Penn State creating the blueprint for starting up big-time hockey

Penn State celebration

Penn State may have created the perfect blue print for building a successful Division I college hockey program.

It goes something like this:

FRIDAY ON ASN: Penn State at Wisconsin, 8 p.m. ET (click logo for local listings)

Step 1: Hire a coach with a vision. For Penn State, that meant bringing in former NHLer Guy Gadowsky five years ago for the final year of club hockey so he could get a leg up on recruiting.

Step 2: Commit to playing an up-and-down style that will attract fans.

The Nittany Lions rank fifth in the nation in scoring at nearly 3.9 goals per game — and 37th in team defense, allowing 2.97 goals per game. The exciting style has drawn a crowd. They rank seventh in the nation in overall attendance and are one of just five teams in the country to fill their home arenas to over 100 percent capacity.

Speaking of which …

Step 3: Get out of the nice, but humble club hockey confines where the team had to share its locker room and get into a state-of-the-art arena that makes NHL teams blush. Ahem, meet alumni Terry and Kim Pegula, who gifted the university $102 million for the creation of the lavish Pegula Ice Arena.

With just under 6,000 seats, games at The Pegula are the hottest ticket on campus. The arena is a thing of beauty, resplendent with eight locker rooms, two sheets of ice and the latest user-friendly technology for players and coaches. It is set up so efficiently that officials from schools looking to build their own arenas have stopped by to study the design. Some NHL teams have, too.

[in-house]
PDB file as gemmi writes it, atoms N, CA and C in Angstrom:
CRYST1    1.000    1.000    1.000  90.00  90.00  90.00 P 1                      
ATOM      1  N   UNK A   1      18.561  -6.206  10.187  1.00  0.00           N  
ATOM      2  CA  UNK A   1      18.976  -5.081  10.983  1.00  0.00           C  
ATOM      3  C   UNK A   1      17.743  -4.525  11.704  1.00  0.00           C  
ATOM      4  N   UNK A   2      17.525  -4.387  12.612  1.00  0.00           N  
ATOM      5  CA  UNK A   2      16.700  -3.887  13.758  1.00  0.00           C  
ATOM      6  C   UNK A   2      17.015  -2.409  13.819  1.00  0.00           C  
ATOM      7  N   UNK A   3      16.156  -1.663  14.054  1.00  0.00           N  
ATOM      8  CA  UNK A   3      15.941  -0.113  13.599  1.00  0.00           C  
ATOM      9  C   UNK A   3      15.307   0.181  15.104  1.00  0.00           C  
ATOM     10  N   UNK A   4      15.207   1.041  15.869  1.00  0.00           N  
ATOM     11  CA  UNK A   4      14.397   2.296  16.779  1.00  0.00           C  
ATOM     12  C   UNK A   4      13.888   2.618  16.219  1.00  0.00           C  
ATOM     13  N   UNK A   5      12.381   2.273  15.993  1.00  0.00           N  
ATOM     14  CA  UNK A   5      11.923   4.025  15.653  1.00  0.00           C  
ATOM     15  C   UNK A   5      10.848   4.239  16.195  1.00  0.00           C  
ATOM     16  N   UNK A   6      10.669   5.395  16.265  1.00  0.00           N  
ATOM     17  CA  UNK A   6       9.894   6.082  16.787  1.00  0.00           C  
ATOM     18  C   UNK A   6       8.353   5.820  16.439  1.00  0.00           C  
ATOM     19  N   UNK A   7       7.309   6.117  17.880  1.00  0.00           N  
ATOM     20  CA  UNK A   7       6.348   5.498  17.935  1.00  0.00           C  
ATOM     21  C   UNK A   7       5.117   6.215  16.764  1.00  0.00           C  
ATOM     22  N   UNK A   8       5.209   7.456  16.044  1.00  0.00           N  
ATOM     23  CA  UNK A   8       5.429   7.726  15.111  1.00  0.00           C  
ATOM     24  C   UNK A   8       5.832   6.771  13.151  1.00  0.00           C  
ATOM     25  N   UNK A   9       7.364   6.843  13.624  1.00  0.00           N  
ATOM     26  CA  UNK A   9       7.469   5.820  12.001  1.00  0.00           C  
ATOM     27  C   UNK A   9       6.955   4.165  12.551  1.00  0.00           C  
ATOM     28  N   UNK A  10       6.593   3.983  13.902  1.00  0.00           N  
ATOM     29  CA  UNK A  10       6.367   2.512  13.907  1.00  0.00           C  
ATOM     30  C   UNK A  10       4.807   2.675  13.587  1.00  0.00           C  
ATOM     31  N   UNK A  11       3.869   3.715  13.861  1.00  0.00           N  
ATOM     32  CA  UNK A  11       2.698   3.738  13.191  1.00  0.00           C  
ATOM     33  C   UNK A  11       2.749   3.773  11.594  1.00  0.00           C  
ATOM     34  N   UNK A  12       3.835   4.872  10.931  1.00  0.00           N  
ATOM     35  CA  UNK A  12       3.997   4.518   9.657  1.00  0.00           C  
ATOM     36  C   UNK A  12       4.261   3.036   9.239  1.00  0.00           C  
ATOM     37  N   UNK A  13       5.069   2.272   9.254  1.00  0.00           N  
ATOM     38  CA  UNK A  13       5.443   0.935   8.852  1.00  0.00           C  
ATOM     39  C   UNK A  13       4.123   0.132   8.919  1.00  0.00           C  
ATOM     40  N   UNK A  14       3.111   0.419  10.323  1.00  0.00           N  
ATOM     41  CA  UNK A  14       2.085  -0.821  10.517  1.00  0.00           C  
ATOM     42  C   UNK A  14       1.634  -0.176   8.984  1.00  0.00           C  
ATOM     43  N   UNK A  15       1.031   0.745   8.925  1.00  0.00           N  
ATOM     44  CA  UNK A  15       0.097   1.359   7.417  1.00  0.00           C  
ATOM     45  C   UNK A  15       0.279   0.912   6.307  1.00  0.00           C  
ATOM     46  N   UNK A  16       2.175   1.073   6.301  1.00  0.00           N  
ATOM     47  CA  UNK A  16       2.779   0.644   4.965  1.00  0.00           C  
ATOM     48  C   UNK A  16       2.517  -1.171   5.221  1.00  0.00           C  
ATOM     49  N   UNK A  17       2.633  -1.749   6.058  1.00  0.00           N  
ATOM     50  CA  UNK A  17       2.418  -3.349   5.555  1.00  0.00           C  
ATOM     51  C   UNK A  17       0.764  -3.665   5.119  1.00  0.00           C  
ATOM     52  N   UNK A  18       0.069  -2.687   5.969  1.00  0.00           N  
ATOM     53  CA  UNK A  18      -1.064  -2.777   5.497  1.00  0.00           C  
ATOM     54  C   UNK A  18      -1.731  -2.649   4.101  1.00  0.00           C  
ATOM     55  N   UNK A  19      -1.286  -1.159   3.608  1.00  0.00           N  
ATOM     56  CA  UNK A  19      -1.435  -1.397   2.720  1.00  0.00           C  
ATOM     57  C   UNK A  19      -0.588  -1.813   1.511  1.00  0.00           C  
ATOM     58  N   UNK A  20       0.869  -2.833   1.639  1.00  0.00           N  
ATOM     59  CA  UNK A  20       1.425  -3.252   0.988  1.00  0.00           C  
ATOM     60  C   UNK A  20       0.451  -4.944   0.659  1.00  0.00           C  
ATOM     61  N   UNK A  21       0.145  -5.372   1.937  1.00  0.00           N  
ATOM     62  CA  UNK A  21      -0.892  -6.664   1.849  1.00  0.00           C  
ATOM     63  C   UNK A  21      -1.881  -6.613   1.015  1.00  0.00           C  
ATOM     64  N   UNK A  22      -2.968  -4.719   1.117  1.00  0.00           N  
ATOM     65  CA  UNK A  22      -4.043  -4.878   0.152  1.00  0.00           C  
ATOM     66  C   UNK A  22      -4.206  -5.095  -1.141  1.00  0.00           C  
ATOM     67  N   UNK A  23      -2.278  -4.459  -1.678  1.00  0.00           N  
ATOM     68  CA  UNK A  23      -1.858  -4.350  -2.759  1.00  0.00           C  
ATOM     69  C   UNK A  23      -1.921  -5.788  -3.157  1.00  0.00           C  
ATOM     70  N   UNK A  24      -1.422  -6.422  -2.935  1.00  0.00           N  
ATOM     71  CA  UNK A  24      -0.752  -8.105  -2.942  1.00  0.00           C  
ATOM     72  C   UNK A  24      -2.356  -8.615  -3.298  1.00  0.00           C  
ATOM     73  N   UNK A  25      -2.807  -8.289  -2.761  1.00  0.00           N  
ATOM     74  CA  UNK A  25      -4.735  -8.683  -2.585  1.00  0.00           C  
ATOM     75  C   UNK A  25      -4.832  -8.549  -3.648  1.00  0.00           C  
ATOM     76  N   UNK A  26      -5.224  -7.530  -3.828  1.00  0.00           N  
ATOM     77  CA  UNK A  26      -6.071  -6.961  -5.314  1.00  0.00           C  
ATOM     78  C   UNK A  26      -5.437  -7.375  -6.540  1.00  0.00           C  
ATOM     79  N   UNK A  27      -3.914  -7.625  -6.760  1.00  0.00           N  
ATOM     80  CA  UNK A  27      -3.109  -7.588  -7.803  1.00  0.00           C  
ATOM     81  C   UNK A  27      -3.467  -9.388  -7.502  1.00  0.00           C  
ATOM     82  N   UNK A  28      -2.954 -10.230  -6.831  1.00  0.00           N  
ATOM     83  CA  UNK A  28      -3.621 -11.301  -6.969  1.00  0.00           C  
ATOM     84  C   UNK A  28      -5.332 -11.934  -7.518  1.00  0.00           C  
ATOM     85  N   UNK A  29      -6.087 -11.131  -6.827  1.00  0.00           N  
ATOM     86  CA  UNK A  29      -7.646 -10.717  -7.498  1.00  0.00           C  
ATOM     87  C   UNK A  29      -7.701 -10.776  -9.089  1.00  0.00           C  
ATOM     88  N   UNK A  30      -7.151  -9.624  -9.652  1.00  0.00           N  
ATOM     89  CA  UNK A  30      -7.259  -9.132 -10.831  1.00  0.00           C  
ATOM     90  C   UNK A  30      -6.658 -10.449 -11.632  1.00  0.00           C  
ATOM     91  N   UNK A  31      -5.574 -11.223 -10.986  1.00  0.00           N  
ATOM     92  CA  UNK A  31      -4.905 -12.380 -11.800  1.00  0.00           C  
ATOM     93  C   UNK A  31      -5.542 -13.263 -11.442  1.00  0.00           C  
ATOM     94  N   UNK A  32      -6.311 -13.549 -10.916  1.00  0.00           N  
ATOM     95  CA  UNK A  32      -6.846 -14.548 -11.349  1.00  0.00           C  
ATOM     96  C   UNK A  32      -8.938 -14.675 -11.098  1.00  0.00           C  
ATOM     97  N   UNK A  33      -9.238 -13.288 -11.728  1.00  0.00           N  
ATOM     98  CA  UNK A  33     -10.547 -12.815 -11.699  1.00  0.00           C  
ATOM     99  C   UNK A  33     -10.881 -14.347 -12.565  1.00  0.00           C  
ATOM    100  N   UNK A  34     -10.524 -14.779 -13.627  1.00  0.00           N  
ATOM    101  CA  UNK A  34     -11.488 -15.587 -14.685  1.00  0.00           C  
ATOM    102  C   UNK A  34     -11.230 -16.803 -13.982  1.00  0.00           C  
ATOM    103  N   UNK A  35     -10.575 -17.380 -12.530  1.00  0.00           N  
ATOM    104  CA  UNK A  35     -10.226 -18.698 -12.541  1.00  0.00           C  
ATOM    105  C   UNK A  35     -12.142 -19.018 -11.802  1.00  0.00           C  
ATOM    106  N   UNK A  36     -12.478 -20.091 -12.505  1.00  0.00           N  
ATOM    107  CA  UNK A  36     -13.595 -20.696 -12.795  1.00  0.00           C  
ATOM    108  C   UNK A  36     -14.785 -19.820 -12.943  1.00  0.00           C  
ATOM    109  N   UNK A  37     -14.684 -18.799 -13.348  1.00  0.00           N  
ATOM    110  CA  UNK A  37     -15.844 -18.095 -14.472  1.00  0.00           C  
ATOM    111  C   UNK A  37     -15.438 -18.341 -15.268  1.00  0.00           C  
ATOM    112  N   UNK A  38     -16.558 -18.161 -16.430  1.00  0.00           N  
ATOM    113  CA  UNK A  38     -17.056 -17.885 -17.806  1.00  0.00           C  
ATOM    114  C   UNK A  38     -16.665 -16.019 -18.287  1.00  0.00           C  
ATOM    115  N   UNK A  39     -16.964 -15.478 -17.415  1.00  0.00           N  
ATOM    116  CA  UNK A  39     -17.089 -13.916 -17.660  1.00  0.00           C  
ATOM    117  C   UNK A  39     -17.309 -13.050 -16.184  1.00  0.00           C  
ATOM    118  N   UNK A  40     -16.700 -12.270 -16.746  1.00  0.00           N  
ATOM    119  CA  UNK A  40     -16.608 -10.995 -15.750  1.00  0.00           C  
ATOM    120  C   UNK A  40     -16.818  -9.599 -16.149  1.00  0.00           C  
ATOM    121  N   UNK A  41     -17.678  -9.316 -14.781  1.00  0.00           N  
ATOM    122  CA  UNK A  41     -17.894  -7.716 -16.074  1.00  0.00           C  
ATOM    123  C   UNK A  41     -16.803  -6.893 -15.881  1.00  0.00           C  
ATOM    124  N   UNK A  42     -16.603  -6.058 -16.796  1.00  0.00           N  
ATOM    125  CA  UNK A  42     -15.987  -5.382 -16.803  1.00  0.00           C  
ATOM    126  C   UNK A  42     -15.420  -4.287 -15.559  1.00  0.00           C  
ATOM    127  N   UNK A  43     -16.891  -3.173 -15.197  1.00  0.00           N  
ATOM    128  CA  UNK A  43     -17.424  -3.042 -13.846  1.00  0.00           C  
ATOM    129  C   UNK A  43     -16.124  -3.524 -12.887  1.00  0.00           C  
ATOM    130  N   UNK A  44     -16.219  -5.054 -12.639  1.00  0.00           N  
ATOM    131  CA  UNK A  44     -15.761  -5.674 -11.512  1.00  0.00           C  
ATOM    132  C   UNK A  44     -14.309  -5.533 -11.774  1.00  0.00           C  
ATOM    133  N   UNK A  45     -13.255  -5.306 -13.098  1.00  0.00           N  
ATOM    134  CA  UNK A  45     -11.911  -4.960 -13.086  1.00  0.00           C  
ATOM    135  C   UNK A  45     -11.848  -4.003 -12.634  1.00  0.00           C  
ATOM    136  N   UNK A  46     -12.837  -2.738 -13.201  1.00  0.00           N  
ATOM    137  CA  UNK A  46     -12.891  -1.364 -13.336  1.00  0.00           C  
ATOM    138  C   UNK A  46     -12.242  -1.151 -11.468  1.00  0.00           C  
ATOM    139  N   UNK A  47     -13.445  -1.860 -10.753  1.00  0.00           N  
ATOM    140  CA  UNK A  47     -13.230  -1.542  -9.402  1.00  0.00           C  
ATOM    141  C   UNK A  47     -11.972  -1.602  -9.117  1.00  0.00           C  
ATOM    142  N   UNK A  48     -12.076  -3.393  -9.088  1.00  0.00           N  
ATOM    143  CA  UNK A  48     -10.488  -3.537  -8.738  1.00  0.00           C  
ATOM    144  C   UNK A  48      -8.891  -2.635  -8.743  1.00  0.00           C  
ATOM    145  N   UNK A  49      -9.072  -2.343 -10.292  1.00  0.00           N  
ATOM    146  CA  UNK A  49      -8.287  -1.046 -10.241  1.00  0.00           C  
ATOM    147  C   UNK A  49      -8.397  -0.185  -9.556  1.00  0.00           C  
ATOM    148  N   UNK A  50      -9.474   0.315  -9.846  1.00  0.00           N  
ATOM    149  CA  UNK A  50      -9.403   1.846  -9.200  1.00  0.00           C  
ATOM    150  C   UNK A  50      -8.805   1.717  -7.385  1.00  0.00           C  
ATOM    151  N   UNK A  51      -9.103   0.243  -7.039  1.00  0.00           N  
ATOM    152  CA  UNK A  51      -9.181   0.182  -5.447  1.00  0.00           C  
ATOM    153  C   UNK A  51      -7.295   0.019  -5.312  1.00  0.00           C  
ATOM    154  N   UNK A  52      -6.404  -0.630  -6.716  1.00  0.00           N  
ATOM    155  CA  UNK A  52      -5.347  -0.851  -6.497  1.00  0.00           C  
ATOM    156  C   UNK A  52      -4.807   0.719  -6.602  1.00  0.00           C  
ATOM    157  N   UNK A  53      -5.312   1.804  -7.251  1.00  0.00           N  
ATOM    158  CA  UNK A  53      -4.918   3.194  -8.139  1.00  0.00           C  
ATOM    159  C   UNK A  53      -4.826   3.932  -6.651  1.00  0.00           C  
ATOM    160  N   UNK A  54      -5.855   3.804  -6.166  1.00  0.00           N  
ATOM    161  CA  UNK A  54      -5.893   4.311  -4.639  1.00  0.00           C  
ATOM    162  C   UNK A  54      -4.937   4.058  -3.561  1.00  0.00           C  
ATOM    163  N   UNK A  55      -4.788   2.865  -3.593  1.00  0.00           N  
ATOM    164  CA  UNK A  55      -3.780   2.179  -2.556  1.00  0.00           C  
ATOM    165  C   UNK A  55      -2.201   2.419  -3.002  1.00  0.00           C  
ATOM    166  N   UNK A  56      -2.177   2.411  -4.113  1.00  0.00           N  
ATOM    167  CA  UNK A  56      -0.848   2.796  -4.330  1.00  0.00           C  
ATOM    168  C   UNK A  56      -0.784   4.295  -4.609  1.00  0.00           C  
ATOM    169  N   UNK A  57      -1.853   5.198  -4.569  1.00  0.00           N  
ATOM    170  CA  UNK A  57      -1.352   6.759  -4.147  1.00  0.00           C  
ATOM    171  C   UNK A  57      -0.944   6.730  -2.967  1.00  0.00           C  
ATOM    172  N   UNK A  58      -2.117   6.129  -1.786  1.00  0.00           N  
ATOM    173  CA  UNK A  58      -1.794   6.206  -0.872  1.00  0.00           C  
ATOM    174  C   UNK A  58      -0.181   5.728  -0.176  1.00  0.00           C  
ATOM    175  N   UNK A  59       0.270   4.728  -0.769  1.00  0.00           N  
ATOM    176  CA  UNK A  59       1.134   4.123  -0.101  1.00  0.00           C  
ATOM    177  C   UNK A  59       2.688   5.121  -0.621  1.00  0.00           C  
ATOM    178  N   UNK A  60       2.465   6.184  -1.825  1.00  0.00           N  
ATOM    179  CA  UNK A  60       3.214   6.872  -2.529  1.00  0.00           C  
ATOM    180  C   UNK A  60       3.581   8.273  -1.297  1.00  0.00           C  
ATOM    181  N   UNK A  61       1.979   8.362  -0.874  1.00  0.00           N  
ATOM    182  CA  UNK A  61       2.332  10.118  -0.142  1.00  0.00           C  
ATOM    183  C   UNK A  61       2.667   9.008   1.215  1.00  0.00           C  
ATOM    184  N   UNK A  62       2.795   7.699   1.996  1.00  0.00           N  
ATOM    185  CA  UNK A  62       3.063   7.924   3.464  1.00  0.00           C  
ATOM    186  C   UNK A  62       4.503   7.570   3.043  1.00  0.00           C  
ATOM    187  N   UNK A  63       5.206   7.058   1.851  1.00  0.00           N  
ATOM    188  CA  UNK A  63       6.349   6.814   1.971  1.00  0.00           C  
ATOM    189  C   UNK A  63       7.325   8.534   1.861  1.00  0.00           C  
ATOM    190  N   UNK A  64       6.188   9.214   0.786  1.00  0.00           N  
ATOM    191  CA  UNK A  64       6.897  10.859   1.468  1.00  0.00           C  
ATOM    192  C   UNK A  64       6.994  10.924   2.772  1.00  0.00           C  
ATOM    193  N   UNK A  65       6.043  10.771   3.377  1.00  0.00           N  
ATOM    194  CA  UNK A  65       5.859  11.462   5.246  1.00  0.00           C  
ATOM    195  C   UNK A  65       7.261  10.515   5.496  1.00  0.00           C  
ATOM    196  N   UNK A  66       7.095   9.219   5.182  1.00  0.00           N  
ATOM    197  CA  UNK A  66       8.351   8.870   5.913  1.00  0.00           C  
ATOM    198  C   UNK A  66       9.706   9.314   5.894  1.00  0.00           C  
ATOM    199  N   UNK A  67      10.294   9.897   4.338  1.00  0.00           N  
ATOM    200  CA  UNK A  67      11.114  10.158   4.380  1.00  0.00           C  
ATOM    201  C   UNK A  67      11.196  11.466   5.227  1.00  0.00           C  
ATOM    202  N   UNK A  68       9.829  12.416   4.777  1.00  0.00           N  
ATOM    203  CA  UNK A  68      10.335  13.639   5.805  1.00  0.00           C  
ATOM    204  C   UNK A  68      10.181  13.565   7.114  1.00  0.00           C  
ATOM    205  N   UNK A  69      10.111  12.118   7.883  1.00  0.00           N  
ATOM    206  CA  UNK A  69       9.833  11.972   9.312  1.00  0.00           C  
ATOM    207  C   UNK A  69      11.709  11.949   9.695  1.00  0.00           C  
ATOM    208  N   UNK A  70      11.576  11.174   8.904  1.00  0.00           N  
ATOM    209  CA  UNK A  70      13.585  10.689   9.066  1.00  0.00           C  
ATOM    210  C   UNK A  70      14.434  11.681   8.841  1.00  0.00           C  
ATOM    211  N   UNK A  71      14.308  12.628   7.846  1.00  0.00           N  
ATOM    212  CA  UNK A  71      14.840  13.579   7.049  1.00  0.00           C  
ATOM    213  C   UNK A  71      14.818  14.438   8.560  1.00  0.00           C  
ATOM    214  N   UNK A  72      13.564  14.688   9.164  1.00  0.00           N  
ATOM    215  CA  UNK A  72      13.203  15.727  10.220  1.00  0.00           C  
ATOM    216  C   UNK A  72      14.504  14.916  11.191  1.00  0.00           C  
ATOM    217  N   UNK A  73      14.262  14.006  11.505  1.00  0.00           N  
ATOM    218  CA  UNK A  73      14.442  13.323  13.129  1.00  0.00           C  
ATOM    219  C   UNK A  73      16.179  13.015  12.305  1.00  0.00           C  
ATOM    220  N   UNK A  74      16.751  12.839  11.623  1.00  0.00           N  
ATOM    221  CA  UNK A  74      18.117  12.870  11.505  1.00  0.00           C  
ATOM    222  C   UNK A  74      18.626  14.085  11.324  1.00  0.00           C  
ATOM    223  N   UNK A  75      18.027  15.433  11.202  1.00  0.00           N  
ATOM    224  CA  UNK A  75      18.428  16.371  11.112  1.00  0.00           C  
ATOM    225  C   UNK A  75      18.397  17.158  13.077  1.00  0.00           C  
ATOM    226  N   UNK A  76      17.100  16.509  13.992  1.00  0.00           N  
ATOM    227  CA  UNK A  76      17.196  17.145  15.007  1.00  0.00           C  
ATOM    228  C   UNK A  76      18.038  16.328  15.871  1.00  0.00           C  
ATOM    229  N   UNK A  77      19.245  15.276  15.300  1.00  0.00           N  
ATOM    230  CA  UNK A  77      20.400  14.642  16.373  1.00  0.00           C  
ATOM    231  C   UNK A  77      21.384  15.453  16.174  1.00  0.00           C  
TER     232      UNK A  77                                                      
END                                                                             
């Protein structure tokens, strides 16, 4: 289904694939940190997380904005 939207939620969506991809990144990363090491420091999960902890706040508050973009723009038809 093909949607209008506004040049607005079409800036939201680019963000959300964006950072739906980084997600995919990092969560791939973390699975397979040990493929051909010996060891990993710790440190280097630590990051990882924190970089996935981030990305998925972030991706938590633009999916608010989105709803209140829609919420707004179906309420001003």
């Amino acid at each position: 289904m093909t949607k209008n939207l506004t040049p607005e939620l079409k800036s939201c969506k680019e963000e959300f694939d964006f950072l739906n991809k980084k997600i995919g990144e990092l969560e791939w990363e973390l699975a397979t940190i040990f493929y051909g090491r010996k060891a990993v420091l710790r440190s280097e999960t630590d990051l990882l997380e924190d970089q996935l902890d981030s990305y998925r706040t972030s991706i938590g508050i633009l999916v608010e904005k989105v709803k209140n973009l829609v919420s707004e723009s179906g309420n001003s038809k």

And that leaves …

Step 4: Recruit players with vision.

Typically, this is where programs have fallen short, attracting blue-collar players who compete but don’t often thrive against more heavily recruited blue-chippers.

Not so with Penn State.

When the Nittany Lions travel to Wisconsin this weekend to take on the Badgers, eight seniors will be buzzing the Badger net with hopes of being the first Penn State team to qualify for the NCAA Tournament. In just over three seasons Penn State owns wins over every team in the Big Ten and is currently 14th in the Pairwise rankings.

Included among those seniors is Tommy Olczyk, son of Stanley Cup winner and current TV analyst Ed Olczyk. When Tommy visited as a recruit more than four years ago, Gadowsky said he noticed he had a special quality.

“Tommy from the get-go could see the vision of building something special,” he said.  “He was talking about what the program would look like in 10 or 15 years and I think that’s been a key, we recruited the right kind of student-athletes.”

The series opener Friday on ASN, and Gradowsky promises fireworks from a team that’s light years ahead of schedule in its quest for national prominence.

The Nittany Lions have locked up at least third place in the Big Ten with two weeks remaining. At 19-9-4 overall is officially on the tournament bubble. The Badgers (6-16-8, 1-11-4-2) have gone from traditional power to spoiler.

“We respect Wisconsin greatly,” Gadowsky said. “That program has a history of tremendous success, and it’s someone we look up to when you look at all the alumni they have in the NHL and the success they’ve had. It’s that way with all these teams in the Big Ten week in and week out.

“We’ve got a ways to go, but we’re here a lot sooner than I think anyone could have anticipated and the bulk of the credit needs to go to university for the passion it has for the program and support of the students, fans and alumni. The Pegulas created an amazing arena that can host NHL games.”

Pedal to the metal is the Penn State way these days, on and off the ice. So when tuning in to the Big Ten matchup on Friday, Gadowsky said viewers will see his Nittany Lions make some mistakes, but also attack the net.

“We tend to stress and and play to score goals,” Gadowsky said. “It’s an entertaining style of hockey and we’re going to get up and down the ice.”

Above: Video and photo courtesy Penn State Athletics

Dave Dondoneau

Dave Dondoneau is a freelance writer based in Honolulu